Atrial Electrical and Structural Changes Associated with Longstanding Hypertension in Humans: Implications for the Substrate for Atrial Fibrillation

Authors

  • CAROLINE MEDI B.MeD.,

    1. the Department of Cardiology, Alfred Hospital and Baker IDI, Melbourne, Australia
    2. Department of Cardiology, Royal Melbourne Hospital, Melbourne, Australia
    3. Department of Medicine, University of Melbourne, Melbourne, Australia
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  • JONATHAN M. KALMAN M.B.B.S., Ph.D., F.A.C.C.,

    1. Department of Cardiology, Royal Melbourne Hospital, Melbourne, Australia
    2. Department of Medicine, University of Melbourne, Melbourne, Australia
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  • STEVEN J. SPENCE A.C.C.T.,

    1. Department of Cardiology, Royal Melbourne Hospital, Melbourne, Australia
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  • ANDREW W. TEH M.B.B.S.,

    1. the Department of Cardiology, Alfred Hospital and Baker IDI, Melbourne, Australia
    2. Department of Cardiology, Royal Melbourne Hospital, Melbourne, Australia
    3. Department of Medicine, University of Melbourne, Melbourne, Australia
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  • GEOFFREY LEE M.B., Ch.B.,

    1. the Department of Cardiology, Alfred Hospital and Baker IDI, Melbourne, Australia
    2. Department of Cardiology, Royal Melbourne Hospital, Melbourne, Australia
    3. Department of Medicine, University of Melbourne, Melbourne, Australia
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  • ILONA BADER R.N.,

    1. the Department of Cardiology, Alfred Hospital and Baker IDI, Melbourne, Australia
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  • DAVID M. KAYE M.D., Ph.D.,

    1. the Department of Cardiology, Alfred Hospital and Baker IDI, Melbourne, Australia
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  • PETER M. KISTLER M.B.B.S., Ph.D.

    1. the Department of Cardiology, Alfred Hospital and Baker IDI, Melbourne, Australia
    2. Department of Cardiology, Royal Melbourne Hospital, Melbourne, Australia
    3. Department of Medicine, University of Melbourne, Melbourne, Australia
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  • This study was supported by a grant in aid from the National Heart Foundation. Dr. Medi is supported by a medical postgraduate scholarship from the National Heart Foundation of Australia (NHFA). Dr. Teh is supported by a medical postgraduate scholarship from the National Health and Medical Research Council (NHMRC) of Australia. Prof. Kistler is supported by Research Investigatorship from the Cardiac Society of Australia and New Zealand.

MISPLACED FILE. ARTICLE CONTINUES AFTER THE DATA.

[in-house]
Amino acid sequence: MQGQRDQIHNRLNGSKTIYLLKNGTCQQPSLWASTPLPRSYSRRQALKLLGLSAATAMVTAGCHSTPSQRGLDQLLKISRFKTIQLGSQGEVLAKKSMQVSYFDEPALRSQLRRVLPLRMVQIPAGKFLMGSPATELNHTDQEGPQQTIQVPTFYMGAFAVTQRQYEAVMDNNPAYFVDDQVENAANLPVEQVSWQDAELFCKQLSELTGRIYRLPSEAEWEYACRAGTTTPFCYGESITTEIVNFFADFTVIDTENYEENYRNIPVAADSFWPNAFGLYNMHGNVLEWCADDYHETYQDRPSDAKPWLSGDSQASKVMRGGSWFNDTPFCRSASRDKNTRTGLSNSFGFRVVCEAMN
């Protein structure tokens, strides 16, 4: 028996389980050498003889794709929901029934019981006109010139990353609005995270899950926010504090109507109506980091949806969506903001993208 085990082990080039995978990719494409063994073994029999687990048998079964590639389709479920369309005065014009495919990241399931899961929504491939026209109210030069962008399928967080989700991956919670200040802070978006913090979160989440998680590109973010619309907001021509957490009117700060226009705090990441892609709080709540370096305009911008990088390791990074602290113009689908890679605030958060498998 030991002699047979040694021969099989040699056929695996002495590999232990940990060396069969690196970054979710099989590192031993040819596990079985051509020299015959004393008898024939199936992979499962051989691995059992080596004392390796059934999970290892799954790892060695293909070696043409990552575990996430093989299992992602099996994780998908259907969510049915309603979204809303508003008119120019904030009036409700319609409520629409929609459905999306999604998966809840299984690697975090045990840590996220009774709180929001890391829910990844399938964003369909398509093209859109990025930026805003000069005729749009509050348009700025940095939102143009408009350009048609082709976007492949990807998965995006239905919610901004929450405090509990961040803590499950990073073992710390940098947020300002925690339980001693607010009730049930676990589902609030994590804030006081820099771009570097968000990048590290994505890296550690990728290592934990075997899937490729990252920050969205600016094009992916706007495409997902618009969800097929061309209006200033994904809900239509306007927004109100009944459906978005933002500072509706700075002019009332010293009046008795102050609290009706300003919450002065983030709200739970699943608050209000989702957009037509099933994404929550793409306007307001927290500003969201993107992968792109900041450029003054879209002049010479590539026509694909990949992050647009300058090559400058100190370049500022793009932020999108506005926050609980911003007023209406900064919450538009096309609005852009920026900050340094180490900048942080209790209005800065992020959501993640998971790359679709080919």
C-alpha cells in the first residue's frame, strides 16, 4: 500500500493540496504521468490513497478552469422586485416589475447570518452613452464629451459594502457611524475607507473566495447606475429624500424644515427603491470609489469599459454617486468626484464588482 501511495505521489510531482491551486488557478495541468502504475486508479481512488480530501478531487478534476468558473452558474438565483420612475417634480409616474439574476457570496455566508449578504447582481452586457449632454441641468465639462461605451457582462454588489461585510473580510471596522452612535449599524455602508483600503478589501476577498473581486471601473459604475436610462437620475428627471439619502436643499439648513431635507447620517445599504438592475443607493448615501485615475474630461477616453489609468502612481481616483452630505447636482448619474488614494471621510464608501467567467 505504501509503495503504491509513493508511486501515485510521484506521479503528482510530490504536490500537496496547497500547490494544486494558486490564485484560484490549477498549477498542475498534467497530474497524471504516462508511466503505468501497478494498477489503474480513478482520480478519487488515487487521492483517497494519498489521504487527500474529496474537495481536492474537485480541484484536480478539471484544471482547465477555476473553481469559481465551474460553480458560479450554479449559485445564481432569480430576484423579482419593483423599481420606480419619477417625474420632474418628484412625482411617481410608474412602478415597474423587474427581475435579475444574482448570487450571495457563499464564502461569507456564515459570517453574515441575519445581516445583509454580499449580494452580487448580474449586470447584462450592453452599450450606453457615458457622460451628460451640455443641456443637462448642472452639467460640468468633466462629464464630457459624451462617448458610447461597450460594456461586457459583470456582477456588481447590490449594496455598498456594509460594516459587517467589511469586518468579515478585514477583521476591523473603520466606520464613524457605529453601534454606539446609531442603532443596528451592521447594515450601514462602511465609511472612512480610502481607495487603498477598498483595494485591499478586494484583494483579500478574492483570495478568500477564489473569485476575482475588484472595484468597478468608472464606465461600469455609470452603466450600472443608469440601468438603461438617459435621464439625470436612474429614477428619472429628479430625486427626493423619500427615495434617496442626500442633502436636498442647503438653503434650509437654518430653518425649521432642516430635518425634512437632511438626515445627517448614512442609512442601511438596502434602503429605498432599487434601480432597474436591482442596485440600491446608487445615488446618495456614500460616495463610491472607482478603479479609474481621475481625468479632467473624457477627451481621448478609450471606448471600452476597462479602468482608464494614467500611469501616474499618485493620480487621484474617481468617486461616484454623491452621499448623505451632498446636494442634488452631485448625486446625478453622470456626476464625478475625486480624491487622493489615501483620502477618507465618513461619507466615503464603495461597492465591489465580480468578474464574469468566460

• Dr. Teh is the recipient of a cardiovascular and lipid research grant from Pfizer. Other authors: No disclosures.

Peter Kistler, M.B.B.S., Ph.D., F.R.A.C.P., Baker IDI Heart & Diabetes Institute, 75 Commercial Road, Melbourne, VIC 3004. Fax: 61-03-9076-2461; E-mail: peter.kistler@bakeridi.edu.au

Abstract

Atrial Remodeling in Human HypertensionIntroduction: Hypertension (HT) is the most common modifiable risk factor for atrial fibrillation (AF), yet little is known of the atrial effects of chronic HT in humans. We aimed to characterize the electrophysiologic (EP) and electroanatomic (EA) remodeling of the right atrium (RA) in patients with chronically treated systemic HT and left ventricular hypertrophy (LVH) without a history of AF.

Methods and Results: Twenty patients with (systolic BP 145 ± 10 mmHg) and without (BP 119 ± 11 mmHg, P < 0.01) systemic HT underwent detailed conventional EP and EA voltage and activation mapping. We measured RA refractoriness at the coronary sinus and high septum at cycle lengths (CLs) 600 and 450 ms, and RA conduction velocities, activation times, and voltages at a global and regional level at CLs 600 ms and 300 ms. HT was associated with slowing of global (73 ± 17 cm/s vs 96 ± 12 cm/s in controls, P < 0.01) and regional conduction velocity particularly in the posterior RA (70 ± 17 cm/s vs 96 ± 12 cm/s in controls, P < 0.01) at the crista terminalis (fractionation and double potentials in HT 72%± 4 vs 43%± 23 in controls, P = 0.04). Mean RA voltage was similar between the 2 groups, however HT was associated with an increase in areas of low voltage (<0.5 mV; HT 13% vs controls 9%, P = 0.04). Sustained AF was induced in 30% HT patients and no controls.

Conclusion: Chronically treated systemic HT with LVH is accompanied by atrial remodeling characterized by: (i) global conduction slowing, (ii) regional conduction delay particularly at the crista terminalis, and (iii) increased AF inducibility. These changes may in part be responsible for the increased propensity to AF associated with systemic HT. (J Cardiovasc Electrophysiol, Vol. 22, pp. 1317-1324, December 2011)

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